11/13/2003 12:00AM

Seven races brave harsh wind


STICKNEY, Ill. - Northwest winds gusted through Chicago at close to 30 miles per hour Thursday afternoon - and the weather seemed mild.

It was, compared with Wednesday, when Hawthorne managed to conduct seven of nine scheduled races under unbelievably windy conditions. The wind swept east on Thursday, canceling races all over the East Coast. Wednesday, with sustained winds over 40 miles per hour and gusts approaching 60, Hawthorne almost made it through an entire card.

It was not easy. The light stanchions in the infield swayed as whirlwinds tossed leaves and debris over the racetrack. Racing down the backstretch with the wind at their backs, horses were blitzing quarter-miles in 21 seconds and change. Turning into the stretch, however, they hit a wall of wind. In the sixth race, it took Out of Jail, the winner, 15.39 seconds to run the final furlong.

"When I dismounted, the wind picked me up and blew me into the scale," said Eddie Martin, who rode Out of Jail. "You couldn't whip, you couldn't twirl your stick. All you could do was take a long hold and hold on."

"It was like it was picking the horses up off the track," said jockey Larry Sterling. "Whichever way the wind was blowing, that's the way you were going."

Hawthorne initially announced refunds on Pick 4 wagers that started in the sixth race but later found state law required the Pick 4 be paid out on two winners. There were only two winning tickets, each worth $252.60. The Pick 3 starting in the sixth race also paid on two winners, and was worth $116.80. Pick 3 wagers beginning with the seventh race were refunded.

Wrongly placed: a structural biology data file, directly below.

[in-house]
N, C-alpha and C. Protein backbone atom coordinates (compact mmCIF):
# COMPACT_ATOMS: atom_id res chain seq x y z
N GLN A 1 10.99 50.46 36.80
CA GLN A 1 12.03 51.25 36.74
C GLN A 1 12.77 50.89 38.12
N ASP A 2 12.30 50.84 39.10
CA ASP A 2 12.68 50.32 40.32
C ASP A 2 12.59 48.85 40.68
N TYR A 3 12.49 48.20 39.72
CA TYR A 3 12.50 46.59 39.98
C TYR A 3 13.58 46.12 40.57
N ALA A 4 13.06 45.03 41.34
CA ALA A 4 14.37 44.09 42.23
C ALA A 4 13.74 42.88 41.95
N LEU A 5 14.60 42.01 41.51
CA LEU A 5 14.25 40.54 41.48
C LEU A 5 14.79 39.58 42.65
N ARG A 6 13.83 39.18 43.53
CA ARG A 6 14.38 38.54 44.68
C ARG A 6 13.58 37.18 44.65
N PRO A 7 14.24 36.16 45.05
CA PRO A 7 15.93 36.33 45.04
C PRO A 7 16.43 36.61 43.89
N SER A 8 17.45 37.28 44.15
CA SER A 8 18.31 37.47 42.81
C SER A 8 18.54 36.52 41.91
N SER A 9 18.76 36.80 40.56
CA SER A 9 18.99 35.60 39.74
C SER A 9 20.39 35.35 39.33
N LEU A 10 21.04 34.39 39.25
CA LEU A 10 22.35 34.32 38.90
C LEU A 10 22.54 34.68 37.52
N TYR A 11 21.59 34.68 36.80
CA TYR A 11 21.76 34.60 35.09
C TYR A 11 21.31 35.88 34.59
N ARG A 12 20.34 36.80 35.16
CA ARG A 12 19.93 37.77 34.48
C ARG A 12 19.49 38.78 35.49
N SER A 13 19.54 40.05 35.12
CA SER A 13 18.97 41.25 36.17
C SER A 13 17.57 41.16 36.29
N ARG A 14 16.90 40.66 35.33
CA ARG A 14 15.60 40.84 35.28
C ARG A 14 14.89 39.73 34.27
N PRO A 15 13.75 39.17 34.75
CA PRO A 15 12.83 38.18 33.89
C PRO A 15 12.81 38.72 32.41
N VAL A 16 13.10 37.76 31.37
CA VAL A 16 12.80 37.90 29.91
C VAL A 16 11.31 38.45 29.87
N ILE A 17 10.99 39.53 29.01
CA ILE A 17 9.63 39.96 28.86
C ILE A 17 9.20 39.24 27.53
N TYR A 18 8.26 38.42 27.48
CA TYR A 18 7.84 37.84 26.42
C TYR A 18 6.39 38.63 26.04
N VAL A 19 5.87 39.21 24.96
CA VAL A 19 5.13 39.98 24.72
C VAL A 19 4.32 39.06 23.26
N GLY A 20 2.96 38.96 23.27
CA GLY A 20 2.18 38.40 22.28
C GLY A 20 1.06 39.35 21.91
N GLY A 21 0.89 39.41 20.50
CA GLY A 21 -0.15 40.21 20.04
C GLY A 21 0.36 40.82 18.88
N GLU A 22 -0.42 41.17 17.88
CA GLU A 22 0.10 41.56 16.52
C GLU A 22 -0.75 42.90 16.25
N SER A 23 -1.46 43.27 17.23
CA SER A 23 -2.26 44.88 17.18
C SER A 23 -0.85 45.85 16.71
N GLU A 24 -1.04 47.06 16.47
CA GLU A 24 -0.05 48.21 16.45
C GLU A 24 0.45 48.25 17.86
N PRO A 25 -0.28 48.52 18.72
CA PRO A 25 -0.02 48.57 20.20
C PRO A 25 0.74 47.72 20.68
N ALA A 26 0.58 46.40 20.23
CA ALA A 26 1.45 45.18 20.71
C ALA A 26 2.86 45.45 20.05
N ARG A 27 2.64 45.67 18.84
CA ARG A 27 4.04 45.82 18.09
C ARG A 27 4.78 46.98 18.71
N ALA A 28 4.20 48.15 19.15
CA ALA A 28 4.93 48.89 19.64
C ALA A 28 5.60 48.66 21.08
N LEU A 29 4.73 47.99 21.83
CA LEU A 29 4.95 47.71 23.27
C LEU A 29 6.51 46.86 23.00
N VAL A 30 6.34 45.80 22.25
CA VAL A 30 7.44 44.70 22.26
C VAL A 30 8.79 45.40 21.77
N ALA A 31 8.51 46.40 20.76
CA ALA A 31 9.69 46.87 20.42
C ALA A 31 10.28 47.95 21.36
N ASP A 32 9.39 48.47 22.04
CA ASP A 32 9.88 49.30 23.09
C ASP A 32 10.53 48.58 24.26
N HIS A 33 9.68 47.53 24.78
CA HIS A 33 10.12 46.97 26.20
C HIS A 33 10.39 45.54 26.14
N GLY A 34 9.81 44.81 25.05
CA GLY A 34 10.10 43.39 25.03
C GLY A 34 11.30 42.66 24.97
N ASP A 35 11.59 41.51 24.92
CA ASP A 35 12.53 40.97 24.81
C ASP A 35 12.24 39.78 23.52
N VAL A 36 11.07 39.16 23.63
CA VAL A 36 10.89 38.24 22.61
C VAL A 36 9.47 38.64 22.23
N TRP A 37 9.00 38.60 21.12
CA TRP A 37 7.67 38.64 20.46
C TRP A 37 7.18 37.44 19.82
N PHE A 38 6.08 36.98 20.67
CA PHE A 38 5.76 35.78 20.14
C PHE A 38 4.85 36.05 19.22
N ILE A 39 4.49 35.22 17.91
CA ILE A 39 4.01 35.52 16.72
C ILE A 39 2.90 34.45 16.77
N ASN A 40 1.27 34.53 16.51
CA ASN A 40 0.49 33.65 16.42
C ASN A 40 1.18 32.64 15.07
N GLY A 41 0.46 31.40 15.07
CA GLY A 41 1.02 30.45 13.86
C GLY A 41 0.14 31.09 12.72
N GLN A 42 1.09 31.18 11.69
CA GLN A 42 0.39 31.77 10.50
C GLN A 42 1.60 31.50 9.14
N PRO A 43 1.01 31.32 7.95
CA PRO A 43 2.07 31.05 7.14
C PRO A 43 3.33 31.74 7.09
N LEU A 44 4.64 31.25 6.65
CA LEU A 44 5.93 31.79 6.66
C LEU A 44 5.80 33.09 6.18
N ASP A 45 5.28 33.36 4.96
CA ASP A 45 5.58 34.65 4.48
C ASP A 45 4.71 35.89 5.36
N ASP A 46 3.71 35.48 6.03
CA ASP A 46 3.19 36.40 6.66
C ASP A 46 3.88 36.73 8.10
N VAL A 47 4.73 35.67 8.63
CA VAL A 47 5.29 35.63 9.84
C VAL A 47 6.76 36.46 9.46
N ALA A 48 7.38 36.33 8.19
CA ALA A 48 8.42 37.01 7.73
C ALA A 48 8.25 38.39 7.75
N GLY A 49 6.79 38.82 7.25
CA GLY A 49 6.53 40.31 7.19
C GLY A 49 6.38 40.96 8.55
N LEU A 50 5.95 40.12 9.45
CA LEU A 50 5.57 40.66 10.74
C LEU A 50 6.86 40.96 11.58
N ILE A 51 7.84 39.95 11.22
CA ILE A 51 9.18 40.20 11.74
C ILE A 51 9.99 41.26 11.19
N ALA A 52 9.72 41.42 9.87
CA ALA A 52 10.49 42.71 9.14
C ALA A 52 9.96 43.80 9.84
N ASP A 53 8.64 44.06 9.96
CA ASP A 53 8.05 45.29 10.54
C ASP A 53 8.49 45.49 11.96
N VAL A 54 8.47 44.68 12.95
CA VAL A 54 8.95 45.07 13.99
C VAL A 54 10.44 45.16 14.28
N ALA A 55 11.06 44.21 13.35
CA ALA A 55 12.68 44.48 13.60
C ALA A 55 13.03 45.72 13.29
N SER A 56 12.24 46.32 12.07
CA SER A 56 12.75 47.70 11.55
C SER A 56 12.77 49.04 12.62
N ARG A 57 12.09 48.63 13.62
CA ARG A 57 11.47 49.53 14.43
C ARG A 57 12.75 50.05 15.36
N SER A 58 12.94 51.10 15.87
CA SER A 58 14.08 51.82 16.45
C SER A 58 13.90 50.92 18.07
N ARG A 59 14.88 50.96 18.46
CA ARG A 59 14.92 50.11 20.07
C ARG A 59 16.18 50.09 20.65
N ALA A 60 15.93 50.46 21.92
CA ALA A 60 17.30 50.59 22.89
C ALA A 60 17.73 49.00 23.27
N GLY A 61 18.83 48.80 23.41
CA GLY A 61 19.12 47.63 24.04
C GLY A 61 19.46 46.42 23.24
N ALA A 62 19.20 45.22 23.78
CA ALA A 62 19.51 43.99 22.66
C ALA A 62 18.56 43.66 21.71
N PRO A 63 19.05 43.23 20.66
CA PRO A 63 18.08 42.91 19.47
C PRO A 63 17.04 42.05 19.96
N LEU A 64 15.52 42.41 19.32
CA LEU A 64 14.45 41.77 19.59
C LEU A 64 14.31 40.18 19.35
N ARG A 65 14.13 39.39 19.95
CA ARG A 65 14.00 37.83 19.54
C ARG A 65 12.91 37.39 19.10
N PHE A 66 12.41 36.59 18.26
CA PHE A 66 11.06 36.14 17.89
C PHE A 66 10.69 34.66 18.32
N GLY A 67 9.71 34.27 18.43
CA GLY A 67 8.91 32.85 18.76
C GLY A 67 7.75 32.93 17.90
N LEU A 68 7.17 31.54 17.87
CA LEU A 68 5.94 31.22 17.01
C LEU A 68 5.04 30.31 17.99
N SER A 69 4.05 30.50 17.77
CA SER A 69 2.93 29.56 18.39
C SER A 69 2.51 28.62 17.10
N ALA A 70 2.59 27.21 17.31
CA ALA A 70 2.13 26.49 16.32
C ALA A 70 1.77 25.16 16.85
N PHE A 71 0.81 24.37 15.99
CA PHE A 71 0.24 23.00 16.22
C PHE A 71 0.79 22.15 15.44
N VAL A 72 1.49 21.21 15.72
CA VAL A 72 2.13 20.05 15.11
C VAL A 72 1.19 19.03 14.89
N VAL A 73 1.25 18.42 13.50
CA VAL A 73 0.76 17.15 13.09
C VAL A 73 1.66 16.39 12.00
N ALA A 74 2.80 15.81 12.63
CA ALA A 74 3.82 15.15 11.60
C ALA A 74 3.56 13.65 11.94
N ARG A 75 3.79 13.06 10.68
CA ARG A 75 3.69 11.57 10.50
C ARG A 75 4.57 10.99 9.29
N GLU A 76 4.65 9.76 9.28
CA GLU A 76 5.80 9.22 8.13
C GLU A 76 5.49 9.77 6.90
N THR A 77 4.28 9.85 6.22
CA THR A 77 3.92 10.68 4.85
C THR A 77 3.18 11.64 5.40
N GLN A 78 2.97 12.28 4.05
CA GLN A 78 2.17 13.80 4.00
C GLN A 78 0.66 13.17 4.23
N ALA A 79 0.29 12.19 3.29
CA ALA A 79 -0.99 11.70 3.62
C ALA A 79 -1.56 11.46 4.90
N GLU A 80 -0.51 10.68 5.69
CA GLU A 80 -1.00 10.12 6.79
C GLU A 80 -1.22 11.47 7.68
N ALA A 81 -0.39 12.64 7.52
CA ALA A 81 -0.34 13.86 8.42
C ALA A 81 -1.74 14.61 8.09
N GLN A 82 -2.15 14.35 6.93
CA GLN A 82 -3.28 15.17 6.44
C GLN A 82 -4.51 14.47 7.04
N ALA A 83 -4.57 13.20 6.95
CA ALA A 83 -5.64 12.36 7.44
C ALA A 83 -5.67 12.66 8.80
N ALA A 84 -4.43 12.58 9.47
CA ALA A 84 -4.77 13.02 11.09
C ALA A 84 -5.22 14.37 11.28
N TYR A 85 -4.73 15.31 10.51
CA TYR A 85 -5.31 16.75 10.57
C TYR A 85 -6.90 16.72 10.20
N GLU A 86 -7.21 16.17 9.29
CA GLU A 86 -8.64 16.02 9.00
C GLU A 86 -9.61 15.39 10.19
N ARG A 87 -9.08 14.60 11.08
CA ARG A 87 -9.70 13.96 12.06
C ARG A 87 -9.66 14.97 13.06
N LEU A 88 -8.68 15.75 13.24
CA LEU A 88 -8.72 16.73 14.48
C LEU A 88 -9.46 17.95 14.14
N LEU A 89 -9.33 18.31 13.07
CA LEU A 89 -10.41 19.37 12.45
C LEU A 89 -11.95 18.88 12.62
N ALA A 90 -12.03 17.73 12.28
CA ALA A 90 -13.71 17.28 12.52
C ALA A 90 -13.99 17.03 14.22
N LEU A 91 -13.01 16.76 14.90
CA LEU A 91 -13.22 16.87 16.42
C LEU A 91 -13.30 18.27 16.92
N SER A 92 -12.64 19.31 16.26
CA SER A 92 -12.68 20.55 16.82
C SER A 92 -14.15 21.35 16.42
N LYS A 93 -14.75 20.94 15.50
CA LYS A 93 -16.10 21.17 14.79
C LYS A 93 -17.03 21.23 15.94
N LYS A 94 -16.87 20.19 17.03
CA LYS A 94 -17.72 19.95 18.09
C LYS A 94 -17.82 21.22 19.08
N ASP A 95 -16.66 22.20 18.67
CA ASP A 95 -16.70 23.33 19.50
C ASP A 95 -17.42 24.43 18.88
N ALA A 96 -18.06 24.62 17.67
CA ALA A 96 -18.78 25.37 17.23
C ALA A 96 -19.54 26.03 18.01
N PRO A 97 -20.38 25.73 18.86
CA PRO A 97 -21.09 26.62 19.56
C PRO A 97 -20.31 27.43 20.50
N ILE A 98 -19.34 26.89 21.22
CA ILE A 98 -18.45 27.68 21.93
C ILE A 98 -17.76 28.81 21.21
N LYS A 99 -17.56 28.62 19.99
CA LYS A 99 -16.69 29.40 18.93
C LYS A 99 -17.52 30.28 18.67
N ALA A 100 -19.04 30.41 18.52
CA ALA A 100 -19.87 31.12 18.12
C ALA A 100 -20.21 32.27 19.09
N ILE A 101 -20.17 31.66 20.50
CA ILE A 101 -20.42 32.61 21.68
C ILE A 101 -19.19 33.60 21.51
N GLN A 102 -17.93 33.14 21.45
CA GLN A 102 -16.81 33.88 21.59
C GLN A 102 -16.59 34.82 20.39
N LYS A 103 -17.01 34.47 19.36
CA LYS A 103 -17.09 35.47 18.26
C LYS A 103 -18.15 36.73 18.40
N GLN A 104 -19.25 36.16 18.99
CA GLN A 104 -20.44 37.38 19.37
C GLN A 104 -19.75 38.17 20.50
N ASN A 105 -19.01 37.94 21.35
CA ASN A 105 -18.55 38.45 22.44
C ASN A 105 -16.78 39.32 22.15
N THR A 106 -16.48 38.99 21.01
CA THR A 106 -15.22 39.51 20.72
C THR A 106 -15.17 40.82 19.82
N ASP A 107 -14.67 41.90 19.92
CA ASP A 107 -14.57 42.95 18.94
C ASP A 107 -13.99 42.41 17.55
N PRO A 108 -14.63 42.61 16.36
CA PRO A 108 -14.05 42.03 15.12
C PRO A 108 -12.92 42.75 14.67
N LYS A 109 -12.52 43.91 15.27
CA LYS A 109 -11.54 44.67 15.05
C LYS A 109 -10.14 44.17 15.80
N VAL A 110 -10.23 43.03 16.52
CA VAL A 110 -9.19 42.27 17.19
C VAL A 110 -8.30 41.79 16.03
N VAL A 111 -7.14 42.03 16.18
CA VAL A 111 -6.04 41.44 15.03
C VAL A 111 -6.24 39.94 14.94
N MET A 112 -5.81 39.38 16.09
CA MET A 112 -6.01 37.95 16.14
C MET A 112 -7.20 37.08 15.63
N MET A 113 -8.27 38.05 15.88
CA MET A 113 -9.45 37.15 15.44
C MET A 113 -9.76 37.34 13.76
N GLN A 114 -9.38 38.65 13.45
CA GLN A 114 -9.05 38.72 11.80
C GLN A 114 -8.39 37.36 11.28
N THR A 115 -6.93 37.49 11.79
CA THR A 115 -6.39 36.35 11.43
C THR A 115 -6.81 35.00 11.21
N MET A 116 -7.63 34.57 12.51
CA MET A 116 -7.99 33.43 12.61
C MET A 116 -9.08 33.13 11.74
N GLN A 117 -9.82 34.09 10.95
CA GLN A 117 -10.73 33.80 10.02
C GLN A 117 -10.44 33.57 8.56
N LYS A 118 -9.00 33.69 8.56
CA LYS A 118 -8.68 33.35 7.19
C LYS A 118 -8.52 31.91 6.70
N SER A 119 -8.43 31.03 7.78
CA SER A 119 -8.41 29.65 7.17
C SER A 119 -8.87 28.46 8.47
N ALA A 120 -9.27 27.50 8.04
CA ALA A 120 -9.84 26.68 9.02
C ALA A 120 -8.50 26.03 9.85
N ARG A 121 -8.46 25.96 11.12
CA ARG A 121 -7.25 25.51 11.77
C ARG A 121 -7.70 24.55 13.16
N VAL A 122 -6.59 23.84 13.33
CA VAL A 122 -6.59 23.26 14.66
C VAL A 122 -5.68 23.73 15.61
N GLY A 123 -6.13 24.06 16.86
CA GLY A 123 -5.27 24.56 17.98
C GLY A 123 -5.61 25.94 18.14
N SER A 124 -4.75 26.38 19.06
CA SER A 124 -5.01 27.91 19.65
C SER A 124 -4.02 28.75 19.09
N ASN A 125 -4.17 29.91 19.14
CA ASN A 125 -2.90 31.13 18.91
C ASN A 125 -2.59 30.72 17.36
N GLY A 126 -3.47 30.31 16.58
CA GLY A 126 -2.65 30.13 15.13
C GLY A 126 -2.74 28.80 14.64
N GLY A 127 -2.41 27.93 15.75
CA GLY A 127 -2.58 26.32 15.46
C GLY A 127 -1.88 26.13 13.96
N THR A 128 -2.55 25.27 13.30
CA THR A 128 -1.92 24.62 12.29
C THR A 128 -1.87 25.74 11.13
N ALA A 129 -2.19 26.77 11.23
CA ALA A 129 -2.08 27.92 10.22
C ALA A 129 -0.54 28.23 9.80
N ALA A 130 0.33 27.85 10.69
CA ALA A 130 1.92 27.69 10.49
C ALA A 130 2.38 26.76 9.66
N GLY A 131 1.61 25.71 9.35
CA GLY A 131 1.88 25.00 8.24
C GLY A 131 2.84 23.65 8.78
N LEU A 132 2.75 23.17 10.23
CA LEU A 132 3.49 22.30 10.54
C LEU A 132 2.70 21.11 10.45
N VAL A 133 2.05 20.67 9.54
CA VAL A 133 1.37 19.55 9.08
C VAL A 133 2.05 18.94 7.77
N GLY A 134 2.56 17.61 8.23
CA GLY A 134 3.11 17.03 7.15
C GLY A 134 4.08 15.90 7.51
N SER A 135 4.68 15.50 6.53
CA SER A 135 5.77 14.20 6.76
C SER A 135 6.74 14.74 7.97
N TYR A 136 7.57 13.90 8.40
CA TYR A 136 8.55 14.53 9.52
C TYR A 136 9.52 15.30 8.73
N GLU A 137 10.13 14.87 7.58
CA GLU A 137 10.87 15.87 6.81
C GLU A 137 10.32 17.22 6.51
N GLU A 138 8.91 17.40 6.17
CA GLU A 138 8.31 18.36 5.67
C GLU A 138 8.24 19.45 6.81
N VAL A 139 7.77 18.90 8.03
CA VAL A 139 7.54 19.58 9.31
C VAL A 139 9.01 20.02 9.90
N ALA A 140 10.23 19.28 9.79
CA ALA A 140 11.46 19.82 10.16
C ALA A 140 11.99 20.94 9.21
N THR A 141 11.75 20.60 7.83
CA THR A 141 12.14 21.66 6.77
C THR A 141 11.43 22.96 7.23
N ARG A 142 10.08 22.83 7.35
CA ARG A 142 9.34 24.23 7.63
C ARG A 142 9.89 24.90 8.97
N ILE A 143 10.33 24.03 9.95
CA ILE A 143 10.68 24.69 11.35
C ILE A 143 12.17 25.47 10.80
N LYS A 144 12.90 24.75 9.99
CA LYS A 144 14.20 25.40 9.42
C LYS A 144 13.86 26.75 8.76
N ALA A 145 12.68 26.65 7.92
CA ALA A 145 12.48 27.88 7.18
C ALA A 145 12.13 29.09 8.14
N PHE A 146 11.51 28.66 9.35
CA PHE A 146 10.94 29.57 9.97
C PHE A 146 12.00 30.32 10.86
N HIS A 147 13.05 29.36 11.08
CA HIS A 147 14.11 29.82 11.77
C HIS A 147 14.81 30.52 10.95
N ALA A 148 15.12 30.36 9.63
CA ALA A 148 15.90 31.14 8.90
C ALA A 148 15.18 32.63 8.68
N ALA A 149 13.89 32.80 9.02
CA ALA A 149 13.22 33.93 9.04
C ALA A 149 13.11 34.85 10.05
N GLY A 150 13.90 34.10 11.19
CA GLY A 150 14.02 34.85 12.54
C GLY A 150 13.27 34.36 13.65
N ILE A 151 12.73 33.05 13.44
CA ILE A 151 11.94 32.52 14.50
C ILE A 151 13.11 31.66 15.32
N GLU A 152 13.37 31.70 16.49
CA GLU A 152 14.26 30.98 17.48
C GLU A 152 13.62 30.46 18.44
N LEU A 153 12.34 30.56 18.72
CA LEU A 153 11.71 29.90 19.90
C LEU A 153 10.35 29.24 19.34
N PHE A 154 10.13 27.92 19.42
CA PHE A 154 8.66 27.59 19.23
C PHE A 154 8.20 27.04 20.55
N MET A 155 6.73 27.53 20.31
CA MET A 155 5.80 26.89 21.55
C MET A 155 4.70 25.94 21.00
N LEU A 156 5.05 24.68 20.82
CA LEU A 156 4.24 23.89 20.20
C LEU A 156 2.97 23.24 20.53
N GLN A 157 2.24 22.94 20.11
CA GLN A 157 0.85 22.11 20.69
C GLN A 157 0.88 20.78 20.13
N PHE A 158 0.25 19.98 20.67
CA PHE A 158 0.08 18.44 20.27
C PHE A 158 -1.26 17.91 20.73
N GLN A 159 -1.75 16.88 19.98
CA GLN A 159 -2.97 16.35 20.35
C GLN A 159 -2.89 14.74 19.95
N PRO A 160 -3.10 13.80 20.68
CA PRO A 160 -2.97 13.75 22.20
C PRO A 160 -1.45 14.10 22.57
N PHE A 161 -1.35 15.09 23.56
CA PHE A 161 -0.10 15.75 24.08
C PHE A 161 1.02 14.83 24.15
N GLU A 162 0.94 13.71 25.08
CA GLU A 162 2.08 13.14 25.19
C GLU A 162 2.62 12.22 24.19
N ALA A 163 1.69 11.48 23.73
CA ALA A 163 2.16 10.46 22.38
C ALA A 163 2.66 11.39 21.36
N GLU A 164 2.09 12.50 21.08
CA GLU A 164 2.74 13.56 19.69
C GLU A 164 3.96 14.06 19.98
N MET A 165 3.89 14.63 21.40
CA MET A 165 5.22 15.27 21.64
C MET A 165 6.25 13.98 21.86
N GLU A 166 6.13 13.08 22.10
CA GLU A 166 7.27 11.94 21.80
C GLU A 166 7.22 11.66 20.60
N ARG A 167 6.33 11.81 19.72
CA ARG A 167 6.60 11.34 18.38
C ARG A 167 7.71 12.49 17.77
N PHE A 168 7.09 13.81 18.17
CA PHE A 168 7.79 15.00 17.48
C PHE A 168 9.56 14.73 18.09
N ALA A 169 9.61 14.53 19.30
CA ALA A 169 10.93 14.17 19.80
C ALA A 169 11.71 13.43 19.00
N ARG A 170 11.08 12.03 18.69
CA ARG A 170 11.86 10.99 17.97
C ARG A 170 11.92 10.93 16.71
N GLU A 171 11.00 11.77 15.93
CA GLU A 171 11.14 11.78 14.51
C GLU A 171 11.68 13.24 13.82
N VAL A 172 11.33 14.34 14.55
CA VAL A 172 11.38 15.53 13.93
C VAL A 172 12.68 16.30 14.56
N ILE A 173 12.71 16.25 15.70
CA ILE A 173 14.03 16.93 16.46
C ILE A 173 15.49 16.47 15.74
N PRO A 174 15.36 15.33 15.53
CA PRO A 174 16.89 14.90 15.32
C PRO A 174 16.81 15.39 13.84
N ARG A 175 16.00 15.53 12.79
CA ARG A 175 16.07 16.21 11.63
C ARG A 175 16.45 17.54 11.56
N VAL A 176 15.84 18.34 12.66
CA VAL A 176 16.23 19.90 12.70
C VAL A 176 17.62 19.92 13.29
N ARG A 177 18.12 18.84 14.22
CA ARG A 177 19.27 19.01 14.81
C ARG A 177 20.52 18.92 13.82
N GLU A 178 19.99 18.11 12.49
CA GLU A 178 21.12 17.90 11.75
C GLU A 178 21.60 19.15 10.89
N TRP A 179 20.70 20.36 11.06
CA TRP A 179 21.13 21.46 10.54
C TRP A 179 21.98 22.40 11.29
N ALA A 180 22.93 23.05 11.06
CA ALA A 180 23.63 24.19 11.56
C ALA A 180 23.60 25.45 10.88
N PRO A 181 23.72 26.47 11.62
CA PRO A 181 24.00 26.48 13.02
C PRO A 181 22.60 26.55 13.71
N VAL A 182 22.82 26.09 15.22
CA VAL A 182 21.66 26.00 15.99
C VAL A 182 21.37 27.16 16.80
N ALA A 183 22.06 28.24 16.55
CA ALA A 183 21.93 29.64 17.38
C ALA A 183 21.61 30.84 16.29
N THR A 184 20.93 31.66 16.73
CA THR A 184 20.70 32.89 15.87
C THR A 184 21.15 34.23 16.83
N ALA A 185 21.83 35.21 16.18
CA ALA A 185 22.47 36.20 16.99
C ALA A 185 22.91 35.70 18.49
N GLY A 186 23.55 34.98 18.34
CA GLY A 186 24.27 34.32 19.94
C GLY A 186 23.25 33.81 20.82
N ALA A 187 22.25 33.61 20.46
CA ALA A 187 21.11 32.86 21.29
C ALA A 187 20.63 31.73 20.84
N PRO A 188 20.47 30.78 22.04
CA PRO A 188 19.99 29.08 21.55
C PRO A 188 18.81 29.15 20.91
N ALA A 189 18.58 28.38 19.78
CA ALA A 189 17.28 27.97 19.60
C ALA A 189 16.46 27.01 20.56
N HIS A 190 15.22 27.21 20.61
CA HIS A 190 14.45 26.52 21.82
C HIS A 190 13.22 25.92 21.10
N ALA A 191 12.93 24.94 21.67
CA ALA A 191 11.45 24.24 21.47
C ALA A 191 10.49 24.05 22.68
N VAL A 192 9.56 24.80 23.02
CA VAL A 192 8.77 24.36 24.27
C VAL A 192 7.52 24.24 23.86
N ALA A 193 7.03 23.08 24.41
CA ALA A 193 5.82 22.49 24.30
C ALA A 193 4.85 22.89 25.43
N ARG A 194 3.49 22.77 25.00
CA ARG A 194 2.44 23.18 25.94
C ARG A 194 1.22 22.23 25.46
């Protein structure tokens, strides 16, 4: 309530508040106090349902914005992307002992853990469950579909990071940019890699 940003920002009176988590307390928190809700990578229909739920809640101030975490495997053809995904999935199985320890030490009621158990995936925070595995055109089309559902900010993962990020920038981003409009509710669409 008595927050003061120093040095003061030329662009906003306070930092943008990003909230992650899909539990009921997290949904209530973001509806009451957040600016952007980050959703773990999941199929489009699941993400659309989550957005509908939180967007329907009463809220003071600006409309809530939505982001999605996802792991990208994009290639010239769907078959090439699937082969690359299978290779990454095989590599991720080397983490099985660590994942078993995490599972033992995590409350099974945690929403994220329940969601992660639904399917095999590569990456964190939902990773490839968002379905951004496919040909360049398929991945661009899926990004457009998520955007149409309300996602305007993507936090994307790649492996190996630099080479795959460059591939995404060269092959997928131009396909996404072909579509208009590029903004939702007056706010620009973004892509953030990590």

Dutchie's stakes debut put on hold

A stakes debut will wait until next year for Dutchie, the talented Illinois-bred 3-year-old filly. A candidate for Saturday's $100,000 Oaks, Dutchie was withdrawn from consideration when her trainer, Michelle Boyce, found the Oaks had lured a strong field of 11.

"I thought the race might come up with a short field, but when I found out what the race looked like, I decided to find her an easier spot," Boyce said. "I know she'd try, but for the third start of her career, I didn't want to tip her over backward."

Especially after Boyce had waited so long for Dutchie to come around. Dutchie showed talent from the start, and Boyce had her ready to run during the summer of 2002, but Dutchie came up with tender shins and never started at 2. This year, Dutchie neared a race as many as five times, but shins or minor illness kept her from starting. All along, Boyce and her barn staff tried to help Dutchie overcome her high-strung temperament. When she finally made her debut here Oct. 8, Dutchie came out in front bandages and a full hood covering her ears.

But Dutchie can run. She won her debut by more than eight lengths, and then stretched out to two turns to score by a quarter-length. Boyce said she hadn't trained Dutchie much for the two turn race, but Dutchie still finished nearly 20 lengths ahead of the show horse.

"I'm thinking she'll be even better next year," said Boyce. "We've waited this long with her. Why rush now?"

Entries pack Saturday's program

A total of 102 horses were entered in Hawthorne's Saturday program, and entries here have been strong all week.

"It's the fall of the year, and people are hungrier I guess," said racing secretary Gary Duch. "We have fewer categories than a lot of tracks, and with fewer spots to run, they go into the same races."

Duch said Hawthorne is averaging 9.1 starters per race so far this meet.

* Eddie Martin, within one win of the lead in the Hawthorne jockey standings, leaves for Fair Grounds after Sunday's races.